Showing posts from 2017

Designing Democracy and what is the PM term?

With Adnan Rasool 
‘Tenure of the government’ is a term that is being liberally used these days. It is contended that no PM finished his term in Pakistan’s history. An exaggeration. Some resigned, while others were either removed by the President constitutionally (at that time) or more recently by the Supreme Court.
Is the PM term fixed at 5 years in a Parliamentary democracy?
Be that as it may, in most parliamentary democracies, there is no real specified term. UK government that we follow has a 5-year outer limit but a vote of no confidence could undo a government till 2011. In 2011, they enacted a five-year fixed term but even then, May felt that Brexit required her to “refresh her mandate.”
Yet big events in Pakistan like terrorism, dysfunctional parliament, opposition in streets, charges of corruption and mismanagement, nothing forces our politicians to ‘refresh their mandate.’ How odd!
Most parliamentary governments allow for an early exit. Of the 88 governments in UK, only 34 have…

Why do politicians hate technocrats?

Whenever ‘elected’ dynastic governments start to unravel the myth of a technocratic government backed by the army is rolled out by politicians and sympathizers of their misrule.
Myths about ‘technocrats’ 1.‘Technocrat’ is anyone “not in bureaucracy or army, not in politics and somewhat educated.” In an age of specialization, all semi-well clad, reasonably well-read people who are outside the governmentare regarded as power hungry connivers looking for an in with the army. All retired bureaucrats or army generals are technocrats as are all businessmen even if their own businesses are not growing or successful.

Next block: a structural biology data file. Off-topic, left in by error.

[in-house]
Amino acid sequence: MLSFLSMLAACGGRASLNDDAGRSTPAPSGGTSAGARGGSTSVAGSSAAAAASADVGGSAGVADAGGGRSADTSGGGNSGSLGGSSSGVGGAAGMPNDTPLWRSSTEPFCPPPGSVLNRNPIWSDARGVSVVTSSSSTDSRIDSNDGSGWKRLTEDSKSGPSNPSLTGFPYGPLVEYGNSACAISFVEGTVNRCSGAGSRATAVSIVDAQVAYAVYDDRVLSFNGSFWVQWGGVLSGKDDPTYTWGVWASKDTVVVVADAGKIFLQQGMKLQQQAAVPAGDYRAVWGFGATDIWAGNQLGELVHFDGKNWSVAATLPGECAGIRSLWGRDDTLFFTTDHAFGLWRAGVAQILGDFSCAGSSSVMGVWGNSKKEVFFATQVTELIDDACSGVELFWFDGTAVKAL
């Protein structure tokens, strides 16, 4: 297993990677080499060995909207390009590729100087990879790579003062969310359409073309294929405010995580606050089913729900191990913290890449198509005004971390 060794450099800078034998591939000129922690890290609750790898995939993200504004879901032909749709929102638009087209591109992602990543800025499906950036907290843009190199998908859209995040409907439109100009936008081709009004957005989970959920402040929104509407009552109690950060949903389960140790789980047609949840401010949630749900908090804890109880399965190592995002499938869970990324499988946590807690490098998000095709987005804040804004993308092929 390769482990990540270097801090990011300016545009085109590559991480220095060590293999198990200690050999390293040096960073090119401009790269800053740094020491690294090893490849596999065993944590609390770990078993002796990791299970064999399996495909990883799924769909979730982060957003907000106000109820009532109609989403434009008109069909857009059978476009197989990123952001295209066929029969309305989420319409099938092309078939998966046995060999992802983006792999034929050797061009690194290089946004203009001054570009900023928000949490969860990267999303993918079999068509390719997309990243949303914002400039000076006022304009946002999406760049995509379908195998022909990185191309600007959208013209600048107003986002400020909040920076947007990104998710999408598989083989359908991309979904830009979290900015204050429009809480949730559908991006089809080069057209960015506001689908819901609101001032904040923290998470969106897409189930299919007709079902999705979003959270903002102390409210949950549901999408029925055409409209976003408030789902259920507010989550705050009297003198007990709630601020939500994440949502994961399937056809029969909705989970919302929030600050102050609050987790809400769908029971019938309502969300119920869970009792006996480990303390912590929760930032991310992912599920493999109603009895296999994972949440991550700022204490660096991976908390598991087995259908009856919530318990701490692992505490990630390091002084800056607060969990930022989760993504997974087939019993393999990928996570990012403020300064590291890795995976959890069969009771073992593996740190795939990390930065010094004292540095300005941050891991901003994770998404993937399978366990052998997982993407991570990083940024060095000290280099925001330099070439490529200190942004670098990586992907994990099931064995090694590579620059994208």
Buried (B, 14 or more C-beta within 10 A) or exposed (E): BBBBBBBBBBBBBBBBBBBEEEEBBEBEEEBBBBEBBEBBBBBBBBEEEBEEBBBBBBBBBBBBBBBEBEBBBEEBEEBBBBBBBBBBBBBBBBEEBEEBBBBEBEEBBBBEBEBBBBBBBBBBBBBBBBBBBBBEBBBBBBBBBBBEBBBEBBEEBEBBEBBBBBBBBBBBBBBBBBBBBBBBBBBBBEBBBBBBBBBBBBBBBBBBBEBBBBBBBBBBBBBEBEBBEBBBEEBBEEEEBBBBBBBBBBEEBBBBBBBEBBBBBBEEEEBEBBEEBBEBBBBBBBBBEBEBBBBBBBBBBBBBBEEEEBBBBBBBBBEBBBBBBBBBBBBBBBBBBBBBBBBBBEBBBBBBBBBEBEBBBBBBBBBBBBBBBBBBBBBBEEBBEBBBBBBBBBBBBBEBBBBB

This definition is very different from what the rest of the world thinks. Technocrats is more or less an obsolete term used to describe technically capable people who could provide research, managerial, and other technical skills towards the making of a better society and government. The emphasis was on the need for specialized skills in areas such as the management and developme…

Pakistan’s reform moment missed again

Pakistan is again in the news with the dismissal of the Prime Minister by the Supreme court. The international media is calling it a manipulation of the Pakistan army.
Yet experience shows that democratic governments reveal incompetence and corruption within a year of taking oath. The polity starts bubbling with rumors of misgovernance and corruption. The opposition which is always marginalized finds street protests preferable to parliament. Why? Part of the answer lies in the fact that Pakistan hastily adopted the UK constitution, which is an unwritten set of norms and rules embedded in British history and culture. No serious attempts have been made to adapt it to local environment and culture
For example, election process and party system has never been properly defined. Every election is considered to be rigged and all parties are virtual personality cults with no internal process, management, policy development capacity or clear membership.
Elections are mere selection of dynasties a…